Blogs about Turkmenistan
In fact, the first Turkmen blog, that is, written by Turkmen for Turkmen, was www.tmolympiad.org. It was established in May 2006 by a group of …\
Blog written by expatriates in Turkmenistan, living in Turkmenistan, working in Turkmenistan.
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Turkmenistan Travel Blogs, Photos, Hotel and Hostel Listing from TravelBlog.org.
Turkmen President Gurbanguly Berdymukhammedov has signed a new amnesty decree. Turkmenistan’s state-run media reported on December 11 that the …
Editor’s note: Although blogging may be old hat for much of the world, in Turkmenistan it’s on the cutting edge, and momentum is slowly building, reports neweurasia’s Annasoltan in this first part of a new series — the first time any journalist has ever surveyed the Turkmen blogosphere.
In much of the web developed world, blogging has become so well-established as a method of self-realization and self-publishing (there are more than 100 million blogs worldwide) that it’s passé. But in the Turkmenet, which is still in its infancy (the public gained access to the internet only three years ago and the internet is still tightly policed by the government), blogging is still very much avant garde.
A little online history…
It’s hard to determine which was the first ever Turkmen blog. neweurasia is the most obvious contender for the title. Its first post about Turkmenistan, written in English by a non-Turkmen, ran on September 28, 2005. Yet, it wasn’t until June 1, 2007 that the first post by a Turkmen, written in Russian, appeared (the site has never had a Turkmen language sub-site as it had for all the other regional languages). There’s also the notorious “Steve from Wisconsin”, whose Reflections on the Ruhnama (now: The Golden Age) started up a month earlier, and whom many believe is a propagandist working for the Turkmen government (or a seriously misguided soul).
In fact, the first Turkmen blog, that is, written by Turkmen for Turkmen, was www.tmolympiad.org. It was established in May 2006 by a group of Turkmen students studying abroad as an educational competition forum, but continue to this day. Its slogan is, “Read, learn, create.”
Slowly since then, other blogs have appeared. A popular one among young Turkmen is talyplar.com, which stands alongside the online platforms www. teswirler.com and www.turkmencafe.com as the Turkmenet’s most popular triumvirate of new media websites. Although the nature of our nation’s regime makes it unlikely that these will survive for very long–this is a country where we have to present out passports at the doors of internet cafes–nonetheless they’re generating a momentum for blogging among everyday people. At great personal risk, some of them have spoken to me about what motivates them.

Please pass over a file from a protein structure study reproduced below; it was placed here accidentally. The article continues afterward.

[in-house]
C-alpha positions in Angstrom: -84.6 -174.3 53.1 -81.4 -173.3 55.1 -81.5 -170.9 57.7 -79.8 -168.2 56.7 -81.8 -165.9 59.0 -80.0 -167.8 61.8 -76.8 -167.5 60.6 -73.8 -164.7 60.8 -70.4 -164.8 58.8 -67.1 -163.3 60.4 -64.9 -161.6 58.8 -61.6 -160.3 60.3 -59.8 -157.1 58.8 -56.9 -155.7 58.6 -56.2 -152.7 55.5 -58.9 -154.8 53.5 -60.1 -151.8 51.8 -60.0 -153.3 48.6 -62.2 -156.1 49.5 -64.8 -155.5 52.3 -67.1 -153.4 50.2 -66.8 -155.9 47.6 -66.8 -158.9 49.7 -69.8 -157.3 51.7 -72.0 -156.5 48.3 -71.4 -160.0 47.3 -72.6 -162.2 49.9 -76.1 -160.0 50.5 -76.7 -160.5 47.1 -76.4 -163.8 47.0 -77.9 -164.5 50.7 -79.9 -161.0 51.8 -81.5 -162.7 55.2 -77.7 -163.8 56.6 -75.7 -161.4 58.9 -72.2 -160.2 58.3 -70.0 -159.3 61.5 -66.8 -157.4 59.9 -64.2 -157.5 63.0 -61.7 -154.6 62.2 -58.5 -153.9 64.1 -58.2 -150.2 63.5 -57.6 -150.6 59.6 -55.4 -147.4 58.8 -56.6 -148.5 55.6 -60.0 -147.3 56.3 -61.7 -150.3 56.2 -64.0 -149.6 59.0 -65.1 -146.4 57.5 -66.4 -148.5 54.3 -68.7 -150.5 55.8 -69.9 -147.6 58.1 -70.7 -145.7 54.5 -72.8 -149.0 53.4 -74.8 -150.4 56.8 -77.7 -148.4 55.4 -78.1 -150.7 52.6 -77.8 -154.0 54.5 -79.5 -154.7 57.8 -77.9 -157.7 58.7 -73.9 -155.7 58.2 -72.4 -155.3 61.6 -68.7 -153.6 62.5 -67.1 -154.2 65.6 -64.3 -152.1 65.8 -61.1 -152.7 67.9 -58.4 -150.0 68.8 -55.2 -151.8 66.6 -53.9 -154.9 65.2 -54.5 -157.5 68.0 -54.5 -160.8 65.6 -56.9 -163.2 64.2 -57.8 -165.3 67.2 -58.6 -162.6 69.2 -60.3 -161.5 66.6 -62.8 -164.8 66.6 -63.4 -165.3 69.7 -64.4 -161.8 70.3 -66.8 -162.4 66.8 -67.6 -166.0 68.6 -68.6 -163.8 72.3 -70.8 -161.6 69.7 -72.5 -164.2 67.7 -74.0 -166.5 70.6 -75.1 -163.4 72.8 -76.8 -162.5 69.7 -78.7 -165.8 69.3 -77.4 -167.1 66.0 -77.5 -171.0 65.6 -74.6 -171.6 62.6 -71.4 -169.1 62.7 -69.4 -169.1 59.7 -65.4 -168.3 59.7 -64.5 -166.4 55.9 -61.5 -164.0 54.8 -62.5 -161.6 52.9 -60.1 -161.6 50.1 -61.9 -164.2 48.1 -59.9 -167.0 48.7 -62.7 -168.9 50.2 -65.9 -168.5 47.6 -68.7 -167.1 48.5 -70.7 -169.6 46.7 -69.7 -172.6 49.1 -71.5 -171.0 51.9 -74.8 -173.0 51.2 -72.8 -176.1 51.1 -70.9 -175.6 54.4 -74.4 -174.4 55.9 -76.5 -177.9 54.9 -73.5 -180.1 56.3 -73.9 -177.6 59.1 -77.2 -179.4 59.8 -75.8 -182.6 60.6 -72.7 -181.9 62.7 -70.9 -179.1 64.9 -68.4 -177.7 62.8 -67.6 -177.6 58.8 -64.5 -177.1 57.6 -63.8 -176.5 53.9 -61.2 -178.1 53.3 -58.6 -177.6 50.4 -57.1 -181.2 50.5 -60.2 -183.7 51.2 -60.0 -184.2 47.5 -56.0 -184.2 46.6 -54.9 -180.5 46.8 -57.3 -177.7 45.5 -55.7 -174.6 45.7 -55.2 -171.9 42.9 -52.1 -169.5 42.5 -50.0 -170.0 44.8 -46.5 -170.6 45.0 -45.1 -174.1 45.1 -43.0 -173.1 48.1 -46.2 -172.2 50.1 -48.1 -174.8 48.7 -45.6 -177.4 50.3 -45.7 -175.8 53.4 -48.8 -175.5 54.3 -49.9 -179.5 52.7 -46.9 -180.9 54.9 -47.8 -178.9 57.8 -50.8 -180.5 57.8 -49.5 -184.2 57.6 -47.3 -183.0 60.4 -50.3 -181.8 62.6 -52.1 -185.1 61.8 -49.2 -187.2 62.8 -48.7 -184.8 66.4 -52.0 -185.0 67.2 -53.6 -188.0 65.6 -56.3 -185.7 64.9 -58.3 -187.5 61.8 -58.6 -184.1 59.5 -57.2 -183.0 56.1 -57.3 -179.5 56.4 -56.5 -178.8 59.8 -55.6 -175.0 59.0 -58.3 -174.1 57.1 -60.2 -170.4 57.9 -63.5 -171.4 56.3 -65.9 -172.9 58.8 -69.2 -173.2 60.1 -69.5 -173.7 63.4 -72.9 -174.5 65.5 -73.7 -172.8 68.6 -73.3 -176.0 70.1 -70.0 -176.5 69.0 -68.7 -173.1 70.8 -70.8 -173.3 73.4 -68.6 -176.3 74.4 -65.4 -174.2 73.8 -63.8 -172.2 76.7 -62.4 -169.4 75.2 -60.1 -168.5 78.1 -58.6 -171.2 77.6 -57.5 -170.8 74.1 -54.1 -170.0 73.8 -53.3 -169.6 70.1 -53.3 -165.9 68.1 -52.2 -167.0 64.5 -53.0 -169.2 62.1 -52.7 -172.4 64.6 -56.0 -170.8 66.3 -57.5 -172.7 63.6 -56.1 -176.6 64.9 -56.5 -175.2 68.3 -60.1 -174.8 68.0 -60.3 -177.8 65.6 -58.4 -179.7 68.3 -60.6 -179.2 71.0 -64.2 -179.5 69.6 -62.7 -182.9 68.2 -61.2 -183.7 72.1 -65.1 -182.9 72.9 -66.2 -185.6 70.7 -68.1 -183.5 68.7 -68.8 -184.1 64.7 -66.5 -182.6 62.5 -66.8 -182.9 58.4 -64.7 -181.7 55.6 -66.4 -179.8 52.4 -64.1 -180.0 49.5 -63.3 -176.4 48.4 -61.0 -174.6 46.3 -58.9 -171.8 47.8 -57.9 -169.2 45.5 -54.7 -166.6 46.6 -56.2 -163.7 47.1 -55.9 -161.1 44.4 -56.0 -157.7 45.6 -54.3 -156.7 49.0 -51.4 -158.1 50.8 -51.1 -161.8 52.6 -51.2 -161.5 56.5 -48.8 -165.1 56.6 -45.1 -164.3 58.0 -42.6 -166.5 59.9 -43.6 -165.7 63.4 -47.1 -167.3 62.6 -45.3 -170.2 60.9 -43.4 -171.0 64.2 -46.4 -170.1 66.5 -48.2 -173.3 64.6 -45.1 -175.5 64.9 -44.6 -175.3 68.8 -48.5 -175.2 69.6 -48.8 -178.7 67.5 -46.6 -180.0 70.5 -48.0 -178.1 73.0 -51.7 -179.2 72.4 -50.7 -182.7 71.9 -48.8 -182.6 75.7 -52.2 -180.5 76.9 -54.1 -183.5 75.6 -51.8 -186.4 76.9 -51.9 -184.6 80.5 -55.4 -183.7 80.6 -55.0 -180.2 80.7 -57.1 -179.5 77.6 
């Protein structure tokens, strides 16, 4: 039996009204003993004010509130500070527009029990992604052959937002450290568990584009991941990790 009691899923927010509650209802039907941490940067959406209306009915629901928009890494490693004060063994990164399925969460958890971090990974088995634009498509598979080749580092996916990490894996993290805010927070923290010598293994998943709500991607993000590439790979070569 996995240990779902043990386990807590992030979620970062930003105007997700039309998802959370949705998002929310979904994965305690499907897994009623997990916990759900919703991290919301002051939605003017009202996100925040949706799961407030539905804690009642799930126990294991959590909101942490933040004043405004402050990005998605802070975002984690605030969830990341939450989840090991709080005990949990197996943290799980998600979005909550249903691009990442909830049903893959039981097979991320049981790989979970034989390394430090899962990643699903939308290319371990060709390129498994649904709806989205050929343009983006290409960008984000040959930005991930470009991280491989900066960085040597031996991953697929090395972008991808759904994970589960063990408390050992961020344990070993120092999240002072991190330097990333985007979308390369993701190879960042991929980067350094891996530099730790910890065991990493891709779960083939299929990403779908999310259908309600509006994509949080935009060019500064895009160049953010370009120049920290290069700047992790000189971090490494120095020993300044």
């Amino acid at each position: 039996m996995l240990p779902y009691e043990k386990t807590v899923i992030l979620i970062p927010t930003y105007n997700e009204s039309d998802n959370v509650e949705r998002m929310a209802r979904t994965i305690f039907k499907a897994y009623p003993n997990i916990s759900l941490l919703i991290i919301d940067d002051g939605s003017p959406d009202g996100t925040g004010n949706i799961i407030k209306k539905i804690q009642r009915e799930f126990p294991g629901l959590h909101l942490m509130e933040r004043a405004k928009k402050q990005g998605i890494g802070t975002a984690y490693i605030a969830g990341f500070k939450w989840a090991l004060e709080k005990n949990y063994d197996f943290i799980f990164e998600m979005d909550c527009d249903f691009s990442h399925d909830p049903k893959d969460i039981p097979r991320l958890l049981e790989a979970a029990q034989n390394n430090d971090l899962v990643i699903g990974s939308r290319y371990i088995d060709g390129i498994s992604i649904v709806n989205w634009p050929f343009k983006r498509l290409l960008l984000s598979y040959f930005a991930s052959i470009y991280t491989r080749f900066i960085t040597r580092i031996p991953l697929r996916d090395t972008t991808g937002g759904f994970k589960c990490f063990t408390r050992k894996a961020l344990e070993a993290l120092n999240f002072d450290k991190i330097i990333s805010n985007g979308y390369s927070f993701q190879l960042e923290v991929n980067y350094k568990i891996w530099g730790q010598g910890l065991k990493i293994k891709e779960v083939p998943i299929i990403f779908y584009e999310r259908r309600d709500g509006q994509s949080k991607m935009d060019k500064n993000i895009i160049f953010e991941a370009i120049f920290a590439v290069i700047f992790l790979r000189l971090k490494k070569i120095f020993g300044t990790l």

Portrait of the blogger as a young man 😉
To paraphrase James Joyce, here’s one portrait of a blogger: Bayram (www.bayram-jm.teswirler.com and www.bayram-jm.blogspot.com), a 22-year-old student from Ashgabat who uses the VeriLoft web studio to write about technology and field questions like, “What do you need to become an entrepreneur?” to which he has some pretty funny answers. But when I asked him about his inspiration, his response was upliftingly serious:
“First of all, blogging gives me inspirational enjoyment. For me, there is no more spiritual enjoyment than sharing information with readers, exchanging opinions, getting their support and building links. Second, I like to read Russian blogs, and I thought that our Turkmen can write good stuff as well. There needs to be more bloggers, I thought.
“For the time being, I’m blogging for fun, to encourage others. Later on, though, I want to write on some serious topics, such as business and VeriLoft. It seems that while an increasing number of Turkmens are using online forums to express themselves , only a handful of topical blogs exist which were set up by individuals.”
I asked him about how successful he’s been inspiring others so far. He feels that so far, blogging has remained marginal, but that in time it will grow:
“Only a few blogs are around because the internet is rather new in Turkmenistan and mostly used by young people. The whole notion of the internet and blogging needs to be promoted. The people need to know about the internet, the difference between a website and a blog and advantages of blogging. What they do on the internet right now is mostly through mobile phones, and they spend a lot of time using popular social networking sites and chat rooms such as agent.mail.ru and ICQ to get to know each other. Blogging takes a back seat in their consuming habits, but with time people will learn to use it.”
For the rich and famous?
Agajan, co-founder of VeriLoft and blogger, believes that the chief obstacle to blogging’s expansion right now is time and effort, but most of all, the misperception that it’s an activity which belongs to the leisure class of society:
“Blogging needs some effort, such as regular updates and good posts. Whoever offers unique content would be quickly recognized. However, some people believe that one has to be rich to be a blogger, or they expect to be offered money to start blogging.”
Nevertheless, blogging has some relatively well-known tech names on board, like Vadim Torin (www.vadimtorin.com) writes about his life experiences, technology, and the Turkmenet, and Akmuhammet Jumayev (www.jumayev.com), who is interested in the mobile phone operating device Android. And indeed, some bloggers do have the goal of earning money through advertisement.
Yet, this is still good for the long-term health of the blogging community, as it generates competition — and that’s precisely what the folks at VeriLoft want to happen. In the next post of this series, I’ll write more about this interesting start-up, which has big ambitions for the Turkmenet. In the meantime, here are some Turkmen blogs you should check out: